IDEAS home Printed from https://ideas.repec.org/
MyIDEAS: Login to save this paper or follow this series

Firm Dynamics with Infrequent Adjustment and Learning

  • Eugenio Pinto
Registered author(s):

    Recent empirical findings have emphasized post entry growth of survivors, as opposed to exit of inefficient and small firms, as the main source of growth over time in the average size of a cohort of entering firms. One proposed explanation for the post entry growth of survivors is financing constraints. In this paper, we suggest an alternative explanation for the significant growth of survivors. At the core of our theory is the interaction of adjustment costs with learning by entering firms about their true efficiency. In our model, we consider the effect of linear and nonconvex adjustment costs, i.e., proportional and fixed costs, and conclude that for most configurations of adjustment costs firms will start small and grow rapidly after entry. Initial uncertainty about true profitability makes entering firms prudent since they want to avoid incurring superfluous costs on jobs that prove to be excessive ex post. Even though there is less pruning of inefficient firms, surviving firms will grow faster and therefore the survivors' contribution to growth in the cohort's average size will increase. With the purpose of measuring the effect of adjustment costs, we propose a decomposition of the change in a cohort’s average size into a survivor component and a selection component. Using data for the 1988 cohort of entrants in the Portuguese economy, we conclude that survivors have the highest contribution to changes in the cohort's average size. However, Manufacturing and Services are at opposite ends: initial selection is stronger and the survivor’s component is much smaller in Services than in Manufacturing. There is also evidence of inaction and lumpiness in labor adjustments, with significant differences across sectors. For a finite learning horizon version of the model, with positive dispersion in entry size, we conclude that adjustment costs can account for the high empirical survivors’ contribution. A calibration to the overall economy and the Manufacturing and Services cohorts suggests that proportional costs and the fixed entry cost are key parameters in matching the evidence on firm dynamics. Firms in Manufacturing learn relatively less initially about their efficiency, and are subject to much larger adjustment costs than firms in Services

    If you experience problems downloading a file, check if you have the proper application to view it first. In case of further problems read the IDEAS help page. Note that these files are not on the IDEAS site. Please be patient as the files may be large.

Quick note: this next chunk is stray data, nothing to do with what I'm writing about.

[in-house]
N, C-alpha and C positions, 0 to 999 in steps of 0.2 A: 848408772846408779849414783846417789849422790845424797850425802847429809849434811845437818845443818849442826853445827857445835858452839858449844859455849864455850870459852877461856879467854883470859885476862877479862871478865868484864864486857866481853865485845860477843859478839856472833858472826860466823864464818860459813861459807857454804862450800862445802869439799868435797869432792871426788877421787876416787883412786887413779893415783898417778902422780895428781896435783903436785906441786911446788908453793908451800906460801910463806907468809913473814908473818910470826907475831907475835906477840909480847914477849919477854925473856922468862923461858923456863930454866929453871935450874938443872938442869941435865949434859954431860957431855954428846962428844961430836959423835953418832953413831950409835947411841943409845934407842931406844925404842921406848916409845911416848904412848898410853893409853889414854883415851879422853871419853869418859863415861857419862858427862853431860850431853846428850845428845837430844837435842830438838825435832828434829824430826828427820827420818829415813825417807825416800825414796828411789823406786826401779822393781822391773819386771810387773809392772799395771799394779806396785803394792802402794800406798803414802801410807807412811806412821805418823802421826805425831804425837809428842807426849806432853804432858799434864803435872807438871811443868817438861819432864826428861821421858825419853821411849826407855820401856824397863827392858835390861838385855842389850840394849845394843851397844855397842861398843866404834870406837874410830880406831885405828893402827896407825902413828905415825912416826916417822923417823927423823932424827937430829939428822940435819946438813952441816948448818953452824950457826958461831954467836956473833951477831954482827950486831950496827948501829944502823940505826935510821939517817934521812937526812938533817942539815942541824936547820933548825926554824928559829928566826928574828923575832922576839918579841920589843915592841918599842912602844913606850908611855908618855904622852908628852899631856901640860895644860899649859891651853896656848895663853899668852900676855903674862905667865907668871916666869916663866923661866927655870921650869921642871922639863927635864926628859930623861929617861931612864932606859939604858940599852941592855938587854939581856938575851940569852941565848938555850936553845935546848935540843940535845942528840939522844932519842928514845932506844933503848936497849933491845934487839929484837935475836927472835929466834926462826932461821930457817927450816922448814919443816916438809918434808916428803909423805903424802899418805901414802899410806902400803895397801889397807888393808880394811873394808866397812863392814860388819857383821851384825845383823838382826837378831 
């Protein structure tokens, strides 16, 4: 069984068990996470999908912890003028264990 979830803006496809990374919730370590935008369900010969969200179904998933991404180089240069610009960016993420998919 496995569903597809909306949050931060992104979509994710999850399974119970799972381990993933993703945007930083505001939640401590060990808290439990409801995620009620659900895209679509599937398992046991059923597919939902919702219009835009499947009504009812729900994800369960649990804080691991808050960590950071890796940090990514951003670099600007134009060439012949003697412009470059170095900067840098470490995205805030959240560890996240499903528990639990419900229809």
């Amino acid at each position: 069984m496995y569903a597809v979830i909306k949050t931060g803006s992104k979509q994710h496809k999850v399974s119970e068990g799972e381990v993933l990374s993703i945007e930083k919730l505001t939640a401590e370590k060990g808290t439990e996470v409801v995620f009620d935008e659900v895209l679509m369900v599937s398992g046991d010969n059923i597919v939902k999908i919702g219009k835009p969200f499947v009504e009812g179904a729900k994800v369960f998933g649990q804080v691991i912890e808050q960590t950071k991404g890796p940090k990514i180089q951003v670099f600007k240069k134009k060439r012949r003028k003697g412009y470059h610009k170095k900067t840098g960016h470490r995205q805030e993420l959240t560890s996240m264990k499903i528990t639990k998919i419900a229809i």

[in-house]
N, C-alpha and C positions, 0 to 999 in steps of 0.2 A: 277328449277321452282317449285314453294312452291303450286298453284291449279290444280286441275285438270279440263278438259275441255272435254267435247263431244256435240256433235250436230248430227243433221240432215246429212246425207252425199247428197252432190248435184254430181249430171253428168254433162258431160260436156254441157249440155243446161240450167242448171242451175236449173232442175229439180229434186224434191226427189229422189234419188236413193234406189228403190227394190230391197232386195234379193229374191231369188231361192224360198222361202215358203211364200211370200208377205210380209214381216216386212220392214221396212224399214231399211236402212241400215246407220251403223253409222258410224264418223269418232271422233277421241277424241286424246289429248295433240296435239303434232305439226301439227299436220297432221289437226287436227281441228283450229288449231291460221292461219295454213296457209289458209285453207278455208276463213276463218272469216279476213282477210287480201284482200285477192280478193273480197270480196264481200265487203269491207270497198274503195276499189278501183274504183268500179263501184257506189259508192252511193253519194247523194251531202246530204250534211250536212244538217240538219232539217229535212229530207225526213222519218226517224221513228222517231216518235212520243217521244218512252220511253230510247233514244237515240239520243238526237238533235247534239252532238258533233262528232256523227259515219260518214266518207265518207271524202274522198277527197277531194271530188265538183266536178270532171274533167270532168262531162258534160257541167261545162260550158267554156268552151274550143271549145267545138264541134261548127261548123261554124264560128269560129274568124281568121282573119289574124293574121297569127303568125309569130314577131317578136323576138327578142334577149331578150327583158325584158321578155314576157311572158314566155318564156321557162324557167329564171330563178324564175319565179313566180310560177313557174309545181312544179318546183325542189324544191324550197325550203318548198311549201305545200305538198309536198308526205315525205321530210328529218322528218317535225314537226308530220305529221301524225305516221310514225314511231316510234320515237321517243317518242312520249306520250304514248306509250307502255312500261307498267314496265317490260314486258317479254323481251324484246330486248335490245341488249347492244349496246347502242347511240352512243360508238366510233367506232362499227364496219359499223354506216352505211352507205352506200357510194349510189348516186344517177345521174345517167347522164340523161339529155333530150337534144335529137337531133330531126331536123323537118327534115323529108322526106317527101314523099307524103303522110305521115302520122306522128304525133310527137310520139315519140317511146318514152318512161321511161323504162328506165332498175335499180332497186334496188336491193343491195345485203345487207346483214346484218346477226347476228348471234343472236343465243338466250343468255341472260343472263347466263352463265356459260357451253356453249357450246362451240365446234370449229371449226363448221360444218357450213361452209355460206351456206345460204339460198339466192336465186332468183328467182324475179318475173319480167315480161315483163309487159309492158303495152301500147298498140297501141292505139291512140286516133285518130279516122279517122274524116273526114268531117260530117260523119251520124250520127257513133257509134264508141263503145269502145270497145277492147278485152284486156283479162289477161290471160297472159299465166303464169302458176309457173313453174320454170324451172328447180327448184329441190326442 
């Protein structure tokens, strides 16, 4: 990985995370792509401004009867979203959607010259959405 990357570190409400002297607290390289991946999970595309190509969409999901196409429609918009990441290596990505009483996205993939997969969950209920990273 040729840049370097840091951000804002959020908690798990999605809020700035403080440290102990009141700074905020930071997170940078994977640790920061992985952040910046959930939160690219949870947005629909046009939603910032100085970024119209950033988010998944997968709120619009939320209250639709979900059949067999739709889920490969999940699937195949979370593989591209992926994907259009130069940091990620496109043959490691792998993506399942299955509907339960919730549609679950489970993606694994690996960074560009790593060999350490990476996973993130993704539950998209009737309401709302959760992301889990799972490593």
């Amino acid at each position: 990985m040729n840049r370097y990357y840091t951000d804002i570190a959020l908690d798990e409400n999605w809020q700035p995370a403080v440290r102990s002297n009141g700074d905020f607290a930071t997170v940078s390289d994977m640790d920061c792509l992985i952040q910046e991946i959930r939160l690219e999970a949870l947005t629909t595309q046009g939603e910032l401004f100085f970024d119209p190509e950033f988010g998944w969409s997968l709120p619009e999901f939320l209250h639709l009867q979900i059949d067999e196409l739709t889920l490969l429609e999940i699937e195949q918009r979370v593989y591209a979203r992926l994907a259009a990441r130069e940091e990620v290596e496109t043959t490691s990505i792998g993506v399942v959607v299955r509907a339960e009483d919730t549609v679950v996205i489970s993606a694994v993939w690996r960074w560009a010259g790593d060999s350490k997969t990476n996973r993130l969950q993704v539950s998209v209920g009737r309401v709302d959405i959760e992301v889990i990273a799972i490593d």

File URL: http://www.wam.umd.edu/~eugenio/firm.pdf
    Our checks indicate that this address may not be valid because: 404 Not Found (http://www.wam.umd.edu/~eugenio/firm.pdf [302 Found]--> http://terpconnect.umd.edu/~eugenio/firm.pdf). If this is indeed the case, please notify (Christian Zimmermann)


    File Function: main text
    Download Restriction: no

    Paper provided by Society for Economic Dynamics in its series 2006 Meeting Papers with number 704.

    as
    in new window

    Length:
    Date of creation: 03 Dec 2006
    Date of revision:
    Handle: RePEc:red:sed006:704
    Contact details of provider: Postal: Society for Economic Dynamics Christian Zimmermann Economic Research Federal Reserve Bank of St. Louis PO Box 442 St. Louis MO 63166-0442 USA
    Fax: 1-314-444-8731
    Web page: http://www.EconomicDynamics.org/society.htm
    Email:


    More information through EDIRC

    No references listed on IDEAS
    You can help add them by filling out this form.

    This item is not listed on Wikipedia, on a reading list or among the top items on IDEAS.

    When requesting a correction, please mention this item's handle: RePEc:red:sed006:704. See general information about how to correct material in RePEc.

    For technical questions regarding this item, or to correct its authors, title, abstract, bibliographic or download information, contact: (Christian Zimmermann)

    If you have authored this item and are not yet registered with RePEc, we encourage you to do it here. This allows to link your profile to this item. It also allows you to accept potential citations to this item that we are uncertain about.

    If references are entirely missing, you can add them using this form.

    If the full references list an item that is present in RePEc, but the system did not link to it, you can help with this form.

    If you know of missing items citing this one, you can help us creating those links by adding the relevant references in the same way as above, for each refering item. If you are a registered author of this item, you may also want to check the "citations" tab in your profile, as there may be some citations waiting for confirmation.

    Please note that corrections may take a couple of weeks to filter through the various RePEc services.

    This information is provided to you by IDEAS at the Research Division of the Federal Reserve Bank of St. Louis using RePEc data.